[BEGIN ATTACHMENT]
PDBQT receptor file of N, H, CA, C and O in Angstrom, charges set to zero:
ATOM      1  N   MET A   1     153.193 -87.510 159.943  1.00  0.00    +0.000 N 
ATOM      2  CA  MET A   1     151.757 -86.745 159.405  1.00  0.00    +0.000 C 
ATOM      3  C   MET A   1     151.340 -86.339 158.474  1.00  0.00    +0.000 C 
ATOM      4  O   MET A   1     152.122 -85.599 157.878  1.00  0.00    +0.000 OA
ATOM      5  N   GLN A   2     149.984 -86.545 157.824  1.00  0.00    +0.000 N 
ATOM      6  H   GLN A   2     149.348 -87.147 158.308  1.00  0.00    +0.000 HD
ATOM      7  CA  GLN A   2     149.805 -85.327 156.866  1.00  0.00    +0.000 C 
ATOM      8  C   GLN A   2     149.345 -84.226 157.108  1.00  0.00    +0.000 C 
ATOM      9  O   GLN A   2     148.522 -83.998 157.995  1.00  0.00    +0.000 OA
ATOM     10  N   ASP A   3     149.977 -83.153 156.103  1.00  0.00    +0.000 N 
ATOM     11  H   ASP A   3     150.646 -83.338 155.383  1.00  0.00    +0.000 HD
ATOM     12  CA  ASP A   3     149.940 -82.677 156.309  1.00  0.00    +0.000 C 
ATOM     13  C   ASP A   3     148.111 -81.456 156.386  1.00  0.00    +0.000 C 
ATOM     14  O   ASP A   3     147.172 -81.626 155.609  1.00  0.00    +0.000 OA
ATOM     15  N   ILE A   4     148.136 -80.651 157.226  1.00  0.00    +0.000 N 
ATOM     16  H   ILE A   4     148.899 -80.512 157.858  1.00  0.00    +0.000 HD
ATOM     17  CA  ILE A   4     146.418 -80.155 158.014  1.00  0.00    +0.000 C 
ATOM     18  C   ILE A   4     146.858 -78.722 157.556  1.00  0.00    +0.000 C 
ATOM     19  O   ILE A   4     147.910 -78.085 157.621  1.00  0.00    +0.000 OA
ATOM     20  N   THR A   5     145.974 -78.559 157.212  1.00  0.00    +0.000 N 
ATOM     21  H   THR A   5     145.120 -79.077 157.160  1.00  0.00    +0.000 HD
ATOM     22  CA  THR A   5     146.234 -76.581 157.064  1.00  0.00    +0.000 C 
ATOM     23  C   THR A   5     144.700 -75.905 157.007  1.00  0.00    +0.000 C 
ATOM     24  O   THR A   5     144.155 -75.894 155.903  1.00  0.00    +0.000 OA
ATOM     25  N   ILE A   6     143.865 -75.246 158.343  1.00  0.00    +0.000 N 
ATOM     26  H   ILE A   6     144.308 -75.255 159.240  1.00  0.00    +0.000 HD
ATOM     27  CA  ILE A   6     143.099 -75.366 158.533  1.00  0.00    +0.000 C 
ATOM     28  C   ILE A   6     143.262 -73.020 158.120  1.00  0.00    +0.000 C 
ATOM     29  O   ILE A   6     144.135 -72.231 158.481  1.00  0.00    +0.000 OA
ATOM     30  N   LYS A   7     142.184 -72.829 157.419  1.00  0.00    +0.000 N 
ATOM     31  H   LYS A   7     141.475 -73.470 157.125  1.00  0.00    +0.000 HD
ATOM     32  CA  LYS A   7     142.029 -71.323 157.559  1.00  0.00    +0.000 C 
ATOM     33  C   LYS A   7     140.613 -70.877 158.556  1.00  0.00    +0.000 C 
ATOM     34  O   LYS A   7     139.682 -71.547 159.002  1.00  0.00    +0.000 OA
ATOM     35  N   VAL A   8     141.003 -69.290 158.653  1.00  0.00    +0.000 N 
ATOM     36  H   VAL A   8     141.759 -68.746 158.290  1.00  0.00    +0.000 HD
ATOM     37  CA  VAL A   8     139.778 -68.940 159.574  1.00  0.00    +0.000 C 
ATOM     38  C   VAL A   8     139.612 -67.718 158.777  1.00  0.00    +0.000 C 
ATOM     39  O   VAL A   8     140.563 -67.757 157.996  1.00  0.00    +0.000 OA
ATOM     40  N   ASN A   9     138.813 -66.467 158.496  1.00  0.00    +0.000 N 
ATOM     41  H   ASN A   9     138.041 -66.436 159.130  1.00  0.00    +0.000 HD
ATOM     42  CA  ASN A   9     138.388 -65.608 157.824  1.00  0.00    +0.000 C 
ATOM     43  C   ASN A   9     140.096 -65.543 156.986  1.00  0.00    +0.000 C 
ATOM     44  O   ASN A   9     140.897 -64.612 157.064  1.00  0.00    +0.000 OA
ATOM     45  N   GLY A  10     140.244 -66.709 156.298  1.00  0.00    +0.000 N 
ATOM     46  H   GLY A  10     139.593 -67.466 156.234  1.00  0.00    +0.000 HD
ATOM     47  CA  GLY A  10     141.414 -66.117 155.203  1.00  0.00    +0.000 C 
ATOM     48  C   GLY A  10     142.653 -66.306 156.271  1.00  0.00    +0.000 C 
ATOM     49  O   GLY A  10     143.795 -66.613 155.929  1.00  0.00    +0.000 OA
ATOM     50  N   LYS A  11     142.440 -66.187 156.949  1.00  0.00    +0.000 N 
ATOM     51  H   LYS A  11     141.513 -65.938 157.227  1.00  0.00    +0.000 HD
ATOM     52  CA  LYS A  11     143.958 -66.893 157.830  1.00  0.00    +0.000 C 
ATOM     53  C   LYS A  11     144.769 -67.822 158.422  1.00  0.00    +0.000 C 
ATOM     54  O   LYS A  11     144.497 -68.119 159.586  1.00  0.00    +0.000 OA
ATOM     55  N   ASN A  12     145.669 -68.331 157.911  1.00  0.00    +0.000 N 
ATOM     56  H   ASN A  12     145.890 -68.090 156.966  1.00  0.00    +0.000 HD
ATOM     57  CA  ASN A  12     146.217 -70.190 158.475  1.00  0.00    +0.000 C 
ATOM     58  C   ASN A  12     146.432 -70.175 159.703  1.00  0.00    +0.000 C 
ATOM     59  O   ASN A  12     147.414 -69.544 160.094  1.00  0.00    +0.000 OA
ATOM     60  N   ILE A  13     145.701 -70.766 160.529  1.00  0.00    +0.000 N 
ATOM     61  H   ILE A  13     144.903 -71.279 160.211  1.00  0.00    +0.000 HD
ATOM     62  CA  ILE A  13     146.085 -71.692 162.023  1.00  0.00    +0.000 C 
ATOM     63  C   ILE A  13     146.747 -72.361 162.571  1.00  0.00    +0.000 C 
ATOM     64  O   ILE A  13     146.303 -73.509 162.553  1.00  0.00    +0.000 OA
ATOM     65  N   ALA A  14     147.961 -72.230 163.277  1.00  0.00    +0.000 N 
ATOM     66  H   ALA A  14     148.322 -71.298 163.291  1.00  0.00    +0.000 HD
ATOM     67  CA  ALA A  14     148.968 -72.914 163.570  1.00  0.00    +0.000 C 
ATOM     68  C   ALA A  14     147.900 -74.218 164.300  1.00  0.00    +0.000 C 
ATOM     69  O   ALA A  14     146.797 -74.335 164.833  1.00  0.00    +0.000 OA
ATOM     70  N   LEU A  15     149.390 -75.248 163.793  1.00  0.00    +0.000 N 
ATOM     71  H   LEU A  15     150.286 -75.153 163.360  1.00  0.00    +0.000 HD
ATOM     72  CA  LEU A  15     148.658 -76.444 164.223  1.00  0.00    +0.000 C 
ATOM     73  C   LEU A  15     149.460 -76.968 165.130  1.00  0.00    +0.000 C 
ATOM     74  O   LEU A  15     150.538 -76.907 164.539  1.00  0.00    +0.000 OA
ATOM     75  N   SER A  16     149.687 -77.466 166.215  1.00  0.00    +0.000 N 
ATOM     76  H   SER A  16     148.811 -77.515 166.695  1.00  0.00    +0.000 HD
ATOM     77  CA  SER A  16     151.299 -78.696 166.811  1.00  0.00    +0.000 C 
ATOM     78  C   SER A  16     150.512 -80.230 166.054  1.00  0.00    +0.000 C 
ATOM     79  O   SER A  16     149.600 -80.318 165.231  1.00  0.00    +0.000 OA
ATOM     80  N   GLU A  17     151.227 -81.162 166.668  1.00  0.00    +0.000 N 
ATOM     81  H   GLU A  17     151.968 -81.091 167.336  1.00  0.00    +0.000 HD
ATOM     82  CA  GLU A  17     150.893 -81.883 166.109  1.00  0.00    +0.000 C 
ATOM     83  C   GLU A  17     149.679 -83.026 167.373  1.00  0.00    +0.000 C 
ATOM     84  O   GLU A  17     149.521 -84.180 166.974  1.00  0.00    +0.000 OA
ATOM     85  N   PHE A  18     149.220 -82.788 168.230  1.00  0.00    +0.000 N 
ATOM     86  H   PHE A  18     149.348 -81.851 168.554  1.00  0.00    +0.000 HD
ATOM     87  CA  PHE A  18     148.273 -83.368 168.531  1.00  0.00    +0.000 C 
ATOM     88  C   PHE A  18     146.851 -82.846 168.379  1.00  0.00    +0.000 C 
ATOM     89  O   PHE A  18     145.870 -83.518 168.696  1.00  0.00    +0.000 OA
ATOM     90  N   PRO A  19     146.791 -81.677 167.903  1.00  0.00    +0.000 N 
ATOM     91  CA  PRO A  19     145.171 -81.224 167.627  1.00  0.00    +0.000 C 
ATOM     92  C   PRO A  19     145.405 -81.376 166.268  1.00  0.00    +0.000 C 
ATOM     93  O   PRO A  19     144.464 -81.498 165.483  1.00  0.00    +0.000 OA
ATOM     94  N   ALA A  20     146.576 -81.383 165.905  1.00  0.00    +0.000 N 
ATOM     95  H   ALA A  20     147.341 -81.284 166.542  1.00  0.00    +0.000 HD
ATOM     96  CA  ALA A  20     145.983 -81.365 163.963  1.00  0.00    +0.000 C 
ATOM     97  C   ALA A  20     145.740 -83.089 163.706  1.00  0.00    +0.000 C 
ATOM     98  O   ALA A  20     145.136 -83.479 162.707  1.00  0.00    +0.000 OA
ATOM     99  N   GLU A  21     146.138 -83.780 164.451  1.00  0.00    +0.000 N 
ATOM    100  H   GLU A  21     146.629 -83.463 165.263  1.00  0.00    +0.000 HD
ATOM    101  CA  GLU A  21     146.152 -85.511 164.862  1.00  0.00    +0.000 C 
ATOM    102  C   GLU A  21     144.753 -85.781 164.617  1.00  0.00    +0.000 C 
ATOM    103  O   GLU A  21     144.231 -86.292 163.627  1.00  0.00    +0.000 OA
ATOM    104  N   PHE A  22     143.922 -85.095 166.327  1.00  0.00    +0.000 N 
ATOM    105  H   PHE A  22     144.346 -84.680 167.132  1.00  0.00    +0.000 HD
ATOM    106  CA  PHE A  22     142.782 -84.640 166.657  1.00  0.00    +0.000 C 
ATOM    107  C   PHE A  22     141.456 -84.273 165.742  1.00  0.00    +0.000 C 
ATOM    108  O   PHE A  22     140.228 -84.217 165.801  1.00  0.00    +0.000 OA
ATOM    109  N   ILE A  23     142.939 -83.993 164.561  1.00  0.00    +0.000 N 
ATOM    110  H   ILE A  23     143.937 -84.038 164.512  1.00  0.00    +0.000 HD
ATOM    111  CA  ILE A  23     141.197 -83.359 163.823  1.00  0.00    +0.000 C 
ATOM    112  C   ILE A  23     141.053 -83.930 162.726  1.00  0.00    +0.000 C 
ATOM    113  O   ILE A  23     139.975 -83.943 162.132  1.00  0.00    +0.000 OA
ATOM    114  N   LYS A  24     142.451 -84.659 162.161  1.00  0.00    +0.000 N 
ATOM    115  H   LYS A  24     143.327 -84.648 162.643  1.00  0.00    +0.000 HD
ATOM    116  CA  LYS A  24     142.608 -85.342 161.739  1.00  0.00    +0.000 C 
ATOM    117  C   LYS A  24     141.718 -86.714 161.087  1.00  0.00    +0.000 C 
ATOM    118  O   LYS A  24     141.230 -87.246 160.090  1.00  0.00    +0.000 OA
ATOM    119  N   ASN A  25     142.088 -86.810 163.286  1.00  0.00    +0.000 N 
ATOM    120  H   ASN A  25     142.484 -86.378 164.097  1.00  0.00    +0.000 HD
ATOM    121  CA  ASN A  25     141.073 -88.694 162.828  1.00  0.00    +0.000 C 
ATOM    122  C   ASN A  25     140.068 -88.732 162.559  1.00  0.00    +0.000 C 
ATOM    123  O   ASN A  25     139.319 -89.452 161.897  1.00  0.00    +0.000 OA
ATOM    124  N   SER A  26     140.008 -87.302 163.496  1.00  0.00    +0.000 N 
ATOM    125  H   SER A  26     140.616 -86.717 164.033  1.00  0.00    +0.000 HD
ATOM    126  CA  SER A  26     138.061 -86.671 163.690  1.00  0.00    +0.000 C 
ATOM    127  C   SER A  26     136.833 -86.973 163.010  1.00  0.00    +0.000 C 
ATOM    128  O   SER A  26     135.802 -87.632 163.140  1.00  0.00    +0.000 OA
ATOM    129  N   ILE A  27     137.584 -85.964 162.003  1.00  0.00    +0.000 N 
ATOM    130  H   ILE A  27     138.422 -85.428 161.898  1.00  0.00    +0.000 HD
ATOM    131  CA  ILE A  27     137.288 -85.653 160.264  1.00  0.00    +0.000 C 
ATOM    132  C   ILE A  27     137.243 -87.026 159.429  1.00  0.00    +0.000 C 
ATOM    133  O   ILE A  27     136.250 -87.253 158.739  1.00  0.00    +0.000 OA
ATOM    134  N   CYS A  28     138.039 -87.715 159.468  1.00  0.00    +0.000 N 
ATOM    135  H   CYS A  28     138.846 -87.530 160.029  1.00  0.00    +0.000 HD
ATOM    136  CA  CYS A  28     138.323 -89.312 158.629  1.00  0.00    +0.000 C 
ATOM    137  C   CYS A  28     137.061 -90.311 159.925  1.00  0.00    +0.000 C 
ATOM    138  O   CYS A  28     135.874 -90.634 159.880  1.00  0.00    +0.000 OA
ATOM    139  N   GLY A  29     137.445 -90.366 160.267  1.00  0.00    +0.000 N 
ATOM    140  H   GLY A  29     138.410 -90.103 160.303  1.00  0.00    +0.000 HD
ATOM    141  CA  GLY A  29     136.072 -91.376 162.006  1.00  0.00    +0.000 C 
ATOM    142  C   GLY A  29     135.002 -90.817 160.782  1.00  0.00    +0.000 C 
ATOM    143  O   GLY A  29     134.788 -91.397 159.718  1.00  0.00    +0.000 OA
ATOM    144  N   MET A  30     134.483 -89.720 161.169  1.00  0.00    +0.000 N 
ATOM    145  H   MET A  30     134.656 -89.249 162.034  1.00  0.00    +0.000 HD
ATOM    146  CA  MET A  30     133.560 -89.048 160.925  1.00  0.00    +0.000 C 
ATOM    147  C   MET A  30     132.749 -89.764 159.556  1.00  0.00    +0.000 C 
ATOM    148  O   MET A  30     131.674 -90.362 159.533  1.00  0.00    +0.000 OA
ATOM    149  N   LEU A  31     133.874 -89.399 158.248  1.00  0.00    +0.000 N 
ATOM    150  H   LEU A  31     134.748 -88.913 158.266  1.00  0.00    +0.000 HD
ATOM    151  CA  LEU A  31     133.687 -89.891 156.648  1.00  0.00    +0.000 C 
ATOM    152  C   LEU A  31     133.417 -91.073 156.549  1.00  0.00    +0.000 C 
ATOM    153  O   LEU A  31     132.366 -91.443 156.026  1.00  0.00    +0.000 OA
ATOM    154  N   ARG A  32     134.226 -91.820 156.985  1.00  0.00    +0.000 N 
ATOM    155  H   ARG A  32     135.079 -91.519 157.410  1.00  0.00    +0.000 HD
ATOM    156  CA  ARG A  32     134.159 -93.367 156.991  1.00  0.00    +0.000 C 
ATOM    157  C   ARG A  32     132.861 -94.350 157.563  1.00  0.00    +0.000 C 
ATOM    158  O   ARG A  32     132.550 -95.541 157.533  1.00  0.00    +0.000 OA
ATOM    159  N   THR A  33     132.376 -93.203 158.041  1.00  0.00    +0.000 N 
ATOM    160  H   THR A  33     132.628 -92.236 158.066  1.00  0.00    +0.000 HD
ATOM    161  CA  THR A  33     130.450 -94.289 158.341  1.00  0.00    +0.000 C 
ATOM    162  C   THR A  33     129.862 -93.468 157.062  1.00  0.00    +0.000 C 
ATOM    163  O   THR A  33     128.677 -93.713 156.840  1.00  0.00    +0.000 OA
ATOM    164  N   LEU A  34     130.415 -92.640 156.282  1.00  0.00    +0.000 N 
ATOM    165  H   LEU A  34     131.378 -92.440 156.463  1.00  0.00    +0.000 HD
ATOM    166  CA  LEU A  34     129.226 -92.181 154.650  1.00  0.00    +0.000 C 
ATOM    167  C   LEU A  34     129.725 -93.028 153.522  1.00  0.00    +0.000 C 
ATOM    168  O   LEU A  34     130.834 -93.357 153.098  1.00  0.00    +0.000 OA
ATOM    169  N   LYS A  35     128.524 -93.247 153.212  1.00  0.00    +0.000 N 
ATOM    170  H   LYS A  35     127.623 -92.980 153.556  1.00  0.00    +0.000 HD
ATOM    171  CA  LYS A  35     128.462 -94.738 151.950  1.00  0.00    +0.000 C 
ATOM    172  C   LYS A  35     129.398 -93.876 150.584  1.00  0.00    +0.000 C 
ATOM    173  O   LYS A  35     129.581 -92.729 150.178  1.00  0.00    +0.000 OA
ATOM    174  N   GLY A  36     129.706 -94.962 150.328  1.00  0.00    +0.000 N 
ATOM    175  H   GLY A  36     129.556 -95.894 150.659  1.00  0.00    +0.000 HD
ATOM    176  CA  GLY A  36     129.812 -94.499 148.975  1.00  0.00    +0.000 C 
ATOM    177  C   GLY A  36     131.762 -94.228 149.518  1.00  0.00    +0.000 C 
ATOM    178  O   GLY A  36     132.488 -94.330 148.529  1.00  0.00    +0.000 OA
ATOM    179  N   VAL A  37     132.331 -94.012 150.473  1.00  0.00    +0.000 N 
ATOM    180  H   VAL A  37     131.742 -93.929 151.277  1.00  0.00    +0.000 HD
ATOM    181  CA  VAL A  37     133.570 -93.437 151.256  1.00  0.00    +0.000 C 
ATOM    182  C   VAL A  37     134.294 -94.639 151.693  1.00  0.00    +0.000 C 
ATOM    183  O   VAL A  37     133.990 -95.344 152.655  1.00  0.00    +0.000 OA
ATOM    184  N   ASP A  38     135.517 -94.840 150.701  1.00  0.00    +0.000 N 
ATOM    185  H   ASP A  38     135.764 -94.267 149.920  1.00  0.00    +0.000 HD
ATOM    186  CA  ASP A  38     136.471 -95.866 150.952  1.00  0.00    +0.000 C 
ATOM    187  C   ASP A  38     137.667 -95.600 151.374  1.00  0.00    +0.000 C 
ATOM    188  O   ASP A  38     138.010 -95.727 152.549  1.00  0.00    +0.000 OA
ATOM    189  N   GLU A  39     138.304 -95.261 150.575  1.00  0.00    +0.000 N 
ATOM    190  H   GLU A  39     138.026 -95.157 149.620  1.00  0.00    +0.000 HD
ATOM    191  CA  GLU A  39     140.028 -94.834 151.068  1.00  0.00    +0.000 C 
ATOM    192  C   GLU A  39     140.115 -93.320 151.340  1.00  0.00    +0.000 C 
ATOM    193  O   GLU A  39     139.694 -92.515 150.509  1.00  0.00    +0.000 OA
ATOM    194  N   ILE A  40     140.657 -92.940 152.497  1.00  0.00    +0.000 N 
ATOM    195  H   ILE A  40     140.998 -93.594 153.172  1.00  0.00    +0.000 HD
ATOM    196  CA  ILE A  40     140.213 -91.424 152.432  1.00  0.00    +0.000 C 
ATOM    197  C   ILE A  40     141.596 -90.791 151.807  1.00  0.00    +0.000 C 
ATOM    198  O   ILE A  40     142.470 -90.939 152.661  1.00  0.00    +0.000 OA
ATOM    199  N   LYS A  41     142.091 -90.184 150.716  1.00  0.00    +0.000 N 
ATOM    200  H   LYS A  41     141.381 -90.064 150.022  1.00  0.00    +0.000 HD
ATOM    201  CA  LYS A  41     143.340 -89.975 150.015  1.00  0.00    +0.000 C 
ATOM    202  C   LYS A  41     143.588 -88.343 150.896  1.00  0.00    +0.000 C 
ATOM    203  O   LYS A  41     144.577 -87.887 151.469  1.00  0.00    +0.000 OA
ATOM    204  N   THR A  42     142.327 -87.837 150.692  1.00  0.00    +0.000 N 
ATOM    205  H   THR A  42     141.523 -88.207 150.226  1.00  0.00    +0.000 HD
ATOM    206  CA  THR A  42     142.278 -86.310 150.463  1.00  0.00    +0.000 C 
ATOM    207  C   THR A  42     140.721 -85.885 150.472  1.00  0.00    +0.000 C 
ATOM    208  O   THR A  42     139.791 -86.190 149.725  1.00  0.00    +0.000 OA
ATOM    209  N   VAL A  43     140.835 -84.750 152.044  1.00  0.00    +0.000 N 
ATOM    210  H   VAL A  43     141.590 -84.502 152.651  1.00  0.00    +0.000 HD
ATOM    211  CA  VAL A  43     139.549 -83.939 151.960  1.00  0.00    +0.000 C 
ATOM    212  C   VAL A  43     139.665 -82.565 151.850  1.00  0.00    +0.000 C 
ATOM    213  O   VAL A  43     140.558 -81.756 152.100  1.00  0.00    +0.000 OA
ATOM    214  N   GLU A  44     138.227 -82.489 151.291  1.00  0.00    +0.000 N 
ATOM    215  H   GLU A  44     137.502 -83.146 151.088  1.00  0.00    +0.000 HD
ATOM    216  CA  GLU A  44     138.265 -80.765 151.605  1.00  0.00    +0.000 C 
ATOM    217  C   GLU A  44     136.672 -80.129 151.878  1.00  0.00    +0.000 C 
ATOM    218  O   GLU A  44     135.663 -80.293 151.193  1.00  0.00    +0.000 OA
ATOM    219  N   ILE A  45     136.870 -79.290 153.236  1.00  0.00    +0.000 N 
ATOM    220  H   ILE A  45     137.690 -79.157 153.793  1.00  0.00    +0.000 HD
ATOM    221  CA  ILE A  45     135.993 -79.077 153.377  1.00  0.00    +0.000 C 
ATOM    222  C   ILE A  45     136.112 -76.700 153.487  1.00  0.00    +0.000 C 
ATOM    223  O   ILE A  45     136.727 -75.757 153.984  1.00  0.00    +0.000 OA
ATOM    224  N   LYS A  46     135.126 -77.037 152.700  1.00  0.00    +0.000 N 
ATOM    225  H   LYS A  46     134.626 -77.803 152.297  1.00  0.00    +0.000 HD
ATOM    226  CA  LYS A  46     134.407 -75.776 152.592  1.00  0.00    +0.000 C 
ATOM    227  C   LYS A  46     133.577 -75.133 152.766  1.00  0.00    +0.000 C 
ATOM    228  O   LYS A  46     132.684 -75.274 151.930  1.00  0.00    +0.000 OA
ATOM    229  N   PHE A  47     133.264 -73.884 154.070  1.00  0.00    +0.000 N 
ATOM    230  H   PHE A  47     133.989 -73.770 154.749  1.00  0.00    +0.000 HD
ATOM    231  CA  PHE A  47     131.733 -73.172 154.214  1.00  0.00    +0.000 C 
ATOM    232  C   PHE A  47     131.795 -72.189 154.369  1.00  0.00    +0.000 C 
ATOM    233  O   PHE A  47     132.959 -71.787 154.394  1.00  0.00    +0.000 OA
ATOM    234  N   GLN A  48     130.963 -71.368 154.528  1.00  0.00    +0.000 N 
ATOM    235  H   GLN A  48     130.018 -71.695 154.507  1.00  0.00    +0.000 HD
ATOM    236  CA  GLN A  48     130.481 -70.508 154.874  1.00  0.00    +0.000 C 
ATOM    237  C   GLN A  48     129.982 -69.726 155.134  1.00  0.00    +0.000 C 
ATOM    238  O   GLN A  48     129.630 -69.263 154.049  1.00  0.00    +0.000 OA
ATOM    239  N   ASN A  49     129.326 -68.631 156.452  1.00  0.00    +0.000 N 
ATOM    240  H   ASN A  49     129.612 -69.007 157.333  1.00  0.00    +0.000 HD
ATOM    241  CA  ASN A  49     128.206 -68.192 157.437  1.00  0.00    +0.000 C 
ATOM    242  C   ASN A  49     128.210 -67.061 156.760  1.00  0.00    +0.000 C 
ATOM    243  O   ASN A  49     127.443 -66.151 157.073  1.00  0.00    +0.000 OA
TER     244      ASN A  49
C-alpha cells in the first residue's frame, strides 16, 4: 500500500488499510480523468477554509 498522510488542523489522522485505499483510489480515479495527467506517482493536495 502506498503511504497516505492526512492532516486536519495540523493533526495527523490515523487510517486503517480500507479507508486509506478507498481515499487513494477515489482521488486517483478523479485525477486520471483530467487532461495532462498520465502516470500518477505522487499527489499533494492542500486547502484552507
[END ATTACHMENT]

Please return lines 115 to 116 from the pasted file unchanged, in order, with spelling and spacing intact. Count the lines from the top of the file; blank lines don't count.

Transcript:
ATOM    114  N   LYS A  24     142.451 -84.659 162.161  1.00  0.00    +0.000 N 
ATOM    115  H   LYS A  24     143.327 -84.648 162.643  1.00  0.00    +0.000 HD